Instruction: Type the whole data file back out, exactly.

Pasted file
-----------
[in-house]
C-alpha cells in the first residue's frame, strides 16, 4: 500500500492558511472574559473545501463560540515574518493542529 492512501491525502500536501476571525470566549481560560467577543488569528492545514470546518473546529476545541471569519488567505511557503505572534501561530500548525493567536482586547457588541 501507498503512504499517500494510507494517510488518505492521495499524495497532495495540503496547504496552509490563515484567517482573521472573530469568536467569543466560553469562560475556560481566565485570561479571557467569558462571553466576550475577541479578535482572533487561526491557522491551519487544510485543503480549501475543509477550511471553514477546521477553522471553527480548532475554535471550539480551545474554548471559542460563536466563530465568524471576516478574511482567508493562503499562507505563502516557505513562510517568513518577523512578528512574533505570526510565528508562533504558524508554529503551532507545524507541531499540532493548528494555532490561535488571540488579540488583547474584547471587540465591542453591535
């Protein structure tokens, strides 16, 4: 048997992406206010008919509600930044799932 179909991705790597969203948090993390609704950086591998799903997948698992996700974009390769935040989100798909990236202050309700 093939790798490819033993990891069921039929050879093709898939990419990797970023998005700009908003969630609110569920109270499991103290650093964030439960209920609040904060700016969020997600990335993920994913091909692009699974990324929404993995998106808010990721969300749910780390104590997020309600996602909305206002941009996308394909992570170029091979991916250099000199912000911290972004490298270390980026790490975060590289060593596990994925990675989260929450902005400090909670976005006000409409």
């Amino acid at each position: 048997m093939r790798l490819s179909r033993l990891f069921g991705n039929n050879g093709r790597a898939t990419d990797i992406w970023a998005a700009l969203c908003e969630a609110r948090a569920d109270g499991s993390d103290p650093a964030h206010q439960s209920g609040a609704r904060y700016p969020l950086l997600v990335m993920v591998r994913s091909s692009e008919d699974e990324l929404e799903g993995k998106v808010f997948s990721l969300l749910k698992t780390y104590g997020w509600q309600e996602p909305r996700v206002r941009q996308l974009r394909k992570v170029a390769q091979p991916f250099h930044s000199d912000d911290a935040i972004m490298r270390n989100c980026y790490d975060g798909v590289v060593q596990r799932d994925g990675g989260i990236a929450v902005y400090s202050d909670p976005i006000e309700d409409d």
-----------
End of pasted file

[in-house]
C-alpha cells in the first residue's frame, strides 16, 4: 500500500492558511472574559473545501463560540515574518493542529 492512501491525502500536501476571525470566549481560560467577543488569528492545514470546518473546529476545541471569519488567505511557503505572534501561530500548525493567536482586547457588541 501507498503512504499517500494510507494517510488518505492521495499524495497532495495540503496547504496552509490563515484567517482573521472573530469568536467569543466560553469562560475556560481566565485570561479571557467569558462571553466576550475577541479578535482572533487561526491557522491551519487544510485543503480549501475543509477550511471553514477546521477553522471553527480548532475554535471550539480551545474554548471559542460563536466563530465568524471576516478574511482567508493562503499562507505563502516557505513562510517568513518577523512578528512574533505570526510565528508562533504558524508554529503551532507545524507541531499540532493548528494555532490561535488571540488579540488583547474584547471587540465591542453591535
């Protein structure tokens, strides 16, 4: 048997992406206010008919509600930044799932 179909991705790597969203948090993390609704950086591998799903997948698992996700974009390769935040989100798909990236202050309700 093939790798490819033993990891069921039929050879093709898939990419990797970023998005700009908003969630609110569920109270499991103290650093964030439960209920609040904060700016969020997600990335993920994913091909692009699974990324929404993995998106808010990721969300749910780390104590997020309600996602909305206002941009996308394909992570170029091979991916250099000199912000911290972004490298270390980026790490975060590289060593596990994925990675989260929450902005400090909670976005006000409409």
């Amino acid at each position: 048997m093939r790798l490819s179909r033993l990891f069921g991705n039929n050879g093709r790597a898939t990419d990797i992406w970023a998005a700009l969203c908003e969630a609110r948090a569920d109270g499991s993390d103290p650093a964030h206010q439960s209920g609040a609704r904060y700016p969020l950086l997600v990335m993920v591998r994913s091909s692009e008919d699974e990324l929404e799903g993995k998106v808010f997948s990721l969300l749910k698992t780390y104590g997020w509600q309600e996602p909305r996700v206002r941009q996308l974009r394909k992570v170029a390769q091979p991916f250099h930044s000199d912000d911290a935040i972004m490298r270390n989100c980026y790490d975060g798909v590289v060593q596990r799932d994925g990675g989260i990236a929450v902005y400090s202050d909670p976005i006000e309700d409409d």